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How to Prevent Tick Bites When Mountain Biking

By Adam Marsal

There is some general advice for outdoor activities, but hey – we’re mountain bikers, so we will hardly prevent tick bites by tucking long pants into socks because this is how we never want to ride. What shall we do to avoid dangerous diseases transmitted by those tiny evils?

Ticks are parasites surviving by feeding on birds, sometimes reptiles, but definitely on mammals, including bikers of any age. They’re widely spread around the entire planet, especially on warm and humid trails intended for spending the best biking holiday of the summer.

Tick on the human skin. © Profimedia

Despite their size of only a few millimetres, they pose a significant menace because they transmit dangerous infections like Lyme disease or tick-borne encephalitis. Both illnesses are bad enough to make you sick for a long time and even leave you long-term disabled. Cycling might become restricted for many months, and this is what you want to avoid.

The most favourable habitat for ticks is where high-grown grass or meadows meet woodlands, which is exactly where we spend a lot of time riding. Ticks are lurking around the trails, detecting odours or sensing body heat, moisture and vibrations to see us coming. Any time you stop and sit on the ground, ticks sound the alarm. Using all of their eight legs, they run for their lives since they need our blood to move from one stage to another. As soon as they feel us close enough, they embark on our skin or clothing to have a ride. This is just the beginning, the worse is yet to come.

The tick either attaches or wanders around looking for softer skin – guess where it might be. As soon as it finds a suitable spot, it grasps the skin and cuts into the surface using its cutting jaws. Eventually, a harpoon-like structure near the mouth area is deployed to anchor itself firmly in place on us for sucking blood. Is there a way to prevent this from happening?


The bad news is that the best time for the most efficient vaccination against tick-borne encephalitis is in winter or early spring as you need to get three shots in order to gain long-term immunity against the disease. The good news is that even a single vaccination shot starts to be effective after 14 days. Ask your doctor about details.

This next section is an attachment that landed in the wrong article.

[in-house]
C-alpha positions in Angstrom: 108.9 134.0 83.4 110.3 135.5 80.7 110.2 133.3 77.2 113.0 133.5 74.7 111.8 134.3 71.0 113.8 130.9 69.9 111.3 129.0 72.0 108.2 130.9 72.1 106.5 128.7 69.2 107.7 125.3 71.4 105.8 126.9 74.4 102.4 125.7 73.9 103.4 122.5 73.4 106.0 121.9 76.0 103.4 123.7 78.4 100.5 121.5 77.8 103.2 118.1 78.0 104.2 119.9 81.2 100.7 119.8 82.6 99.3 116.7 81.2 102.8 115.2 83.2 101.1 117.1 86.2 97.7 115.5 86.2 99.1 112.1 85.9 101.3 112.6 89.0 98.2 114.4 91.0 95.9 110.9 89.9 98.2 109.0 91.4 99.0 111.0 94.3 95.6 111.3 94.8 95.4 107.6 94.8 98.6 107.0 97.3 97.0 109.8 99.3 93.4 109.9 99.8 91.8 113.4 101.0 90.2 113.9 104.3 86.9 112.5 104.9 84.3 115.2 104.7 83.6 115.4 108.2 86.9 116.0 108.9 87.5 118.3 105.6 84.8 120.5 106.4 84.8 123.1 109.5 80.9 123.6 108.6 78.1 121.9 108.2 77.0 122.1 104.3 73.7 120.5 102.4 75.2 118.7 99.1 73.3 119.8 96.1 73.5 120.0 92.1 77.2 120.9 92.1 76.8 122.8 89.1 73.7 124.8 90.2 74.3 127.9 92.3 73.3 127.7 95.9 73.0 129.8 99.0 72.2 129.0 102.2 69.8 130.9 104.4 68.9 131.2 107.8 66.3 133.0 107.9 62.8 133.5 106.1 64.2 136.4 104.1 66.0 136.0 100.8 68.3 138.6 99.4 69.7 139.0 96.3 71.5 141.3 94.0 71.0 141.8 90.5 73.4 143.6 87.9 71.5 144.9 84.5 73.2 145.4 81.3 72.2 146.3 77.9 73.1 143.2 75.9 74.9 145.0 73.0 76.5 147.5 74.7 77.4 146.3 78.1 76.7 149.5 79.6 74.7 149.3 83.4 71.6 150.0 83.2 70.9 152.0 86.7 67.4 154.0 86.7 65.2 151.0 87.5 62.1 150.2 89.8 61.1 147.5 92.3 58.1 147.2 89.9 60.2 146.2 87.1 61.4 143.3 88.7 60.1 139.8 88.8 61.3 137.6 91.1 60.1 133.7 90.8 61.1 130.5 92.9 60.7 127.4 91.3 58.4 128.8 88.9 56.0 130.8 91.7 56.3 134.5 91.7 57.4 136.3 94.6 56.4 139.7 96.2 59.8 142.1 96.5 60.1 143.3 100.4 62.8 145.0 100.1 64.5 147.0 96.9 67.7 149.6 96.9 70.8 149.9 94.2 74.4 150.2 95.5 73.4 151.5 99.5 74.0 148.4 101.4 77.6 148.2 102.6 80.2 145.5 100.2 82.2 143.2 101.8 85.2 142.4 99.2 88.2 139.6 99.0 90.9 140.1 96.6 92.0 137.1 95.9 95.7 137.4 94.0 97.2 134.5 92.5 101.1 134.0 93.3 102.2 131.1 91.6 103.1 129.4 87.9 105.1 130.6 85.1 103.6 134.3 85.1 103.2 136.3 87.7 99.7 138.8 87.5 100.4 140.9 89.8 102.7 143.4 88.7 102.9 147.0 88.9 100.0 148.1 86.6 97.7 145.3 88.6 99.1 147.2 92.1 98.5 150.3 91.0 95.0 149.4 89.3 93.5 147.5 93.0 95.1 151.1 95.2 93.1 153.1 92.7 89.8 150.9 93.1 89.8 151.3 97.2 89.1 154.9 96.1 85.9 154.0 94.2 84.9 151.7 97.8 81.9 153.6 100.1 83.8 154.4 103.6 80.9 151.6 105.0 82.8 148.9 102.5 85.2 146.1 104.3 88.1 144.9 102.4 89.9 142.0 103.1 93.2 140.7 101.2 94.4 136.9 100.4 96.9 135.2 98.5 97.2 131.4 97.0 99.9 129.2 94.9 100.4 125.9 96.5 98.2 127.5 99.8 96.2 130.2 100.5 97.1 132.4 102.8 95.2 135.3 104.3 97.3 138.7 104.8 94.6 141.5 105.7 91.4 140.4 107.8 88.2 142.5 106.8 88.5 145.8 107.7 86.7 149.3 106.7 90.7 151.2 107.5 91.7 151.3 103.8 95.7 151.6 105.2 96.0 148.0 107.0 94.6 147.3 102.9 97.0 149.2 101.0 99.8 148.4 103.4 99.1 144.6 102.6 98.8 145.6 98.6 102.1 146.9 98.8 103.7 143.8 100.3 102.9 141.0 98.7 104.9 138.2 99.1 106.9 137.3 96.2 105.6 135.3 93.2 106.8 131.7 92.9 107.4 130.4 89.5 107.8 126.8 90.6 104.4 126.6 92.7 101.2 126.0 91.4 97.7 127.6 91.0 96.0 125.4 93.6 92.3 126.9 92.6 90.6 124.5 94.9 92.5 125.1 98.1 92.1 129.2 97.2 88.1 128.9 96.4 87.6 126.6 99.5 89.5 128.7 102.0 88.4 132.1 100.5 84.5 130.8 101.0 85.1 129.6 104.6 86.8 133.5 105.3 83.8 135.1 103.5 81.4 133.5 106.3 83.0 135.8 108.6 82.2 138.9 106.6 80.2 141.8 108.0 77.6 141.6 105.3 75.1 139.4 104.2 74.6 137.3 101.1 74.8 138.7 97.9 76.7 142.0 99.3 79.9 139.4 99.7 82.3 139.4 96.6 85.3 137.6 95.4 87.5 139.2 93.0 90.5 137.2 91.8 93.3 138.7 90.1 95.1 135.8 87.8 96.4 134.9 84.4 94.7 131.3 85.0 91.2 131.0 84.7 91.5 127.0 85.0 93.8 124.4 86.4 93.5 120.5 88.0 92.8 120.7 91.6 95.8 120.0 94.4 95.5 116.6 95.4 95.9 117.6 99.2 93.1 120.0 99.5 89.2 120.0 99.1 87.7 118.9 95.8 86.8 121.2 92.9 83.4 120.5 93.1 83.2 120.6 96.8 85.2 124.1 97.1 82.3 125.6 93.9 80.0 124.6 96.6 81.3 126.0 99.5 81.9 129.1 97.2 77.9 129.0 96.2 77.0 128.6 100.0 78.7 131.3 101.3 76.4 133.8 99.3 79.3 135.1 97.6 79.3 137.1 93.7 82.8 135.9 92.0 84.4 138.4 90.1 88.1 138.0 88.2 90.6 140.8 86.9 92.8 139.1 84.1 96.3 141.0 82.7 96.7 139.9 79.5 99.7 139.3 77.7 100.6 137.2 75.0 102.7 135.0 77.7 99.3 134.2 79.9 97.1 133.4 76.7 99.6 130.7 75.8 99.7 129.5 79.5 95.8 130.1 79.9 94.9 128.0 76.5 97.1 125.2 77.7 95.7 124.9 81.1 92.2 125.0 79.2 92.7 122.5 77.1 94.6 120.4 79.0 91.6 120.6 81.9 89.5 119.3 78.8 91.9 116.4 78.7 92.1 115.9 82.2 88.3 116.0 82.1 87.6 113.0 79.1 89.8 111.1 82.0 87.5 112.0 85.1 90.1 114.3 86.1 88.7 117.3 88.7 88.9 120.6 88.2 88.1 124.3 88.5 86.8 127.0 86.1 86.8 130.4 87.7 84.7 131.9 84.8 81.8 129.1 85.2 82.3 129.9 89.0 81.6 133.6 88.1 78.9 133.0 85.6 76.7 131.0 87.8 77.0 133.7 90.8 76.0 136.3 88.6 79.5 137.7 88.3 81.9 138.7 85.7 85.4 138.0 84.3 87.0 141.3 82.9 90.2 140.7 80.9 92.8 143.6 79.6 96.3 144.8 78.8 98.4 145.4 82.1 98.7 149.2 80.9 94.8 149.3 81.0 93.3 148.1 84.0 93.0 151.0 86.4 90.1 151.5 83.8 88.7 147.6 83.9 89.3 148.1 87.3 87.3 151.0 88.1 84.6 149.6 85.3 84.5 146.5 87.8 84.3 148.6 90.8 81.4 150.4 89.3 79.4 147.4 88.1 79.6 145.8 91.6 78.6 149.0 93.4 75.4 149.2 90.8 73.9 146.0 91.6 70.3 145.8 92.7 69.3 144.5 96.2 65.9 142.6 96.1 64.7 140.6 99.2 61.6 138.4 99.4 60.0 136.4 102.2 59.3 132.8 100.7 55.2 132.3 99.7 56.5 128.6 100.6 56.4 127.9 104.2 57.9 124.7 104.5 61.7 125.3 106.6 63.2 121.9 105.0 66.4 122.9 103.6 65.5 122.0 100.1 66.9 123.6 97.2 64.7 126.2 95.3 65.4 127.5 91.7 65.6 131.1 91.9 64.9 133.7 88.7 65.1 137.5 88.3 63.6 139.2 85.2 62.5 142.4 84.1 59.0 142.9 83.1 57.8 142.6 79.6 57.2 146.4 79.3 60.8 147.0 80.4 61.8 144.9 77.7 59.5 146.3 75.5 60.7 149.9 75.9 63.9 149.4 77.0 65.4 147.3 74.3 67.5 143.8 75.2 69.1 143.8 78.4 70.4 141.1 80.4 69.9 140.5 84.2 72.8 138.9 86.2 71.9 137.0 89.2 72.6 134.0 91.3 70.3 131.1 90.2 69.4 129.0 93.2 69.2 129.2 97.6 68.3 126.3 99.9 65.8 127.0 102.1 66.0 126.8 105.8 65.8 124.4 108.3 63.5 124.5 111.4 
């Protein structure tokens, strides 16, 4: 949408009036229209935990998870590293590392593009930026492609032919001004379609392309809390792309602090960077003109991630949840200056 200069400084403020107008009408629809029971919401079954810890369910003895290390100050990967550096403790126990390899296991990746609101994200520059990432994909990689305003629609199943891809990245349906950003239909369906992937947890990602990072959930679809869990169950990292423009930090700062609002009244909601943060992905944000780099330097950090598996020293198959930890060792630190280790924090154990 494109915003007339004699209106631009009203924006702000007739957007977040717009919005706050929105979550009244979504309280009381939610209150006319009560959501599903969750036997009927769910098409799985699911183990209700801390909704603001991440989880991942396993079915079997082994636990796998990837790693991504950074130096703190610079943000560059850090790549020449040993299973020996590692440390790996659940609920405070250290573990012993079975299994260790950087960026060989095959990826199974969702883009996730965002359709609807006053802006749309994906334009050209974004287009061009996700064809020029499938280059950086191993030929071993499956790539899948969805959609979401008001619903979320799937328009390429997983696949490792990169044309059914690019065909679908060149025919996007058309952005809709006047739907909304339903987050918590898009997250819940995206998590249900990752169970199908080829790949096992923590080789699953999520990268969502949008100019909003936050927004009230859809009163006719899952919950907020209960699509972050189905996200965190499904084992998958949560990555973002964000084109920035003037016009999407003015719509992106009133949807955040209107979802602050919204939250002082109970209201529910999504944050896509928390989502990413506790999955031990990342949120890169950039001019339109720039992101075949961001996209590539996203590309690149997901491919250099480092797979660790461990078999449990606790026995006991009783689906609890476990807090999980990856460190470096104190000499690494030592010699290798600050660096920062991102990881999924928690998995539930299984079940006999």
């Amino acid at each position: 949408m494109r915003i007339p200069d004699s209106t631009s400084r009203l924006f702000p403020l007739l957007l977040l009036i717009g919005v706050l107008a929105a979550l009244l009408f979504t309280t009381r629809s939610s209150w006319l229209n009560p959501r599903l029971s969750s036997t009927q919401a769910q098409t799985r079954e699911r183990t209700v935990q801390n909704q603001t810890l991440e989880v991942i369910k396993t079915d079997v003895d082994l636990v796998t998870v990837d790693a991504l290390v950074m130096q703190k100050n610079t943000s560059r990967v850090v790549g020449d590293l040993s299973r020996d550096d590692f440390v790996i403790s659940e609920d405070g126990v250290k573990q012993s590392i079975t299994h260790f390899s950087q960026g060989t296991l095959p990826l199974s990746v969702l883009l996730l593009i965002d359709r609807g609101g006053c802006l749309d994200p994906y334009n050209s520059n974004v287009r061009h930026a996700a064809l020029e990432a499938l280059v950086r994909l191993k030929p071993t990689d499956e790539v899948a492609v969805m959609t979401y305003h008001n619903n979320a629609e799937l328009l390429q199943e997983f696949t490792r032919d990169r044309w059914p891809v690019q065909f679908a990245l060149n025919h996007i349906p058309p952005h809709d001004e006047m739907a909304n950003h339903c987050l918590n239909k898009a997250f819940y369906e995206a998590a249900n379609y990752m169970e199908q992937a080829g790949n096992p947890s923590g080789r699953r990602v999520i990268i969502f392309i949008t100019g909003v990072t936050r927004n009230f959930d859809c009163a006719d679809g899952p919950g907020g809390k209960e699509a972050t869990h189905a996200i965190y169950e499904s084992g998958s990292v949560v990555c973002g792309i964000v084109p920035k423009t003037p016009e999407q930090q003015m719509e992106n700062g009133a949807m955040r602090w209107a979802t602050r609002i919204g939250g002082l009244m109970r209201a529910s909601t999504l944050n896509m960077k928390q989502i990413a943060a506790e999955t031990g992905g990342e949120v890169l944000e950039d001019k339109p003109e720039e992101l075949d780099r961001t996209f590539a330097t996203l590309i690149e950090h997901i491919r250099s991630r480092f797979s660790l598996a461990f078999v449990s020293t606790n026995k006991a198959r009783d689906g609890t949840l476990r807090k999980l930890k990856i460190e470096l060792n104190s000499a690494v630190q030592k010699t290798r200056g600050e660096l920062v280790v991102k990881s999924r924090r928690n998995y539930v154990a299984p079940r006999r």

What to wear

Light-coloured apparel is advisable as it makes the ticks more visible. Cycling kits made of Lycra are better because the smooth fabric might thwart the tick’s attempt to hold onto you. If you want to take a rest in the grass, sit on a jacket or any kind of layer that would create a barrier.

Use repellents and vitamin B

There are two basic kinds of repellents: ones containing synthetic DEET and organic ones without it. The DEETbased repellents are more effective, but should not be used on bare skin since they might cause irritation or epidermal reactions. Several studies proved that people with a high level of vitamin B in the blood are less likely to get bitten by both mosquitos and ticks. The scientists just didn’t agree if it’s caused by the hormones triggered by the vitamin or simply by the fact that insects are repulsed by the traces of the vitamin in human sweat. For the same reason, drinking beer is recommended because it’s rich in vitamin B. Our grannies used homemade repellents made of rosemary, lavender and cloves.

Check yourself

After coming home from the outdoors, check your body thoroughly: most importantly behind the knees, your armpits, your scalp, navel, groin, buttocks and back. The longer the tick remains attached, the greater the risk of getting Lyme disease, so early removal might prevent the transmission.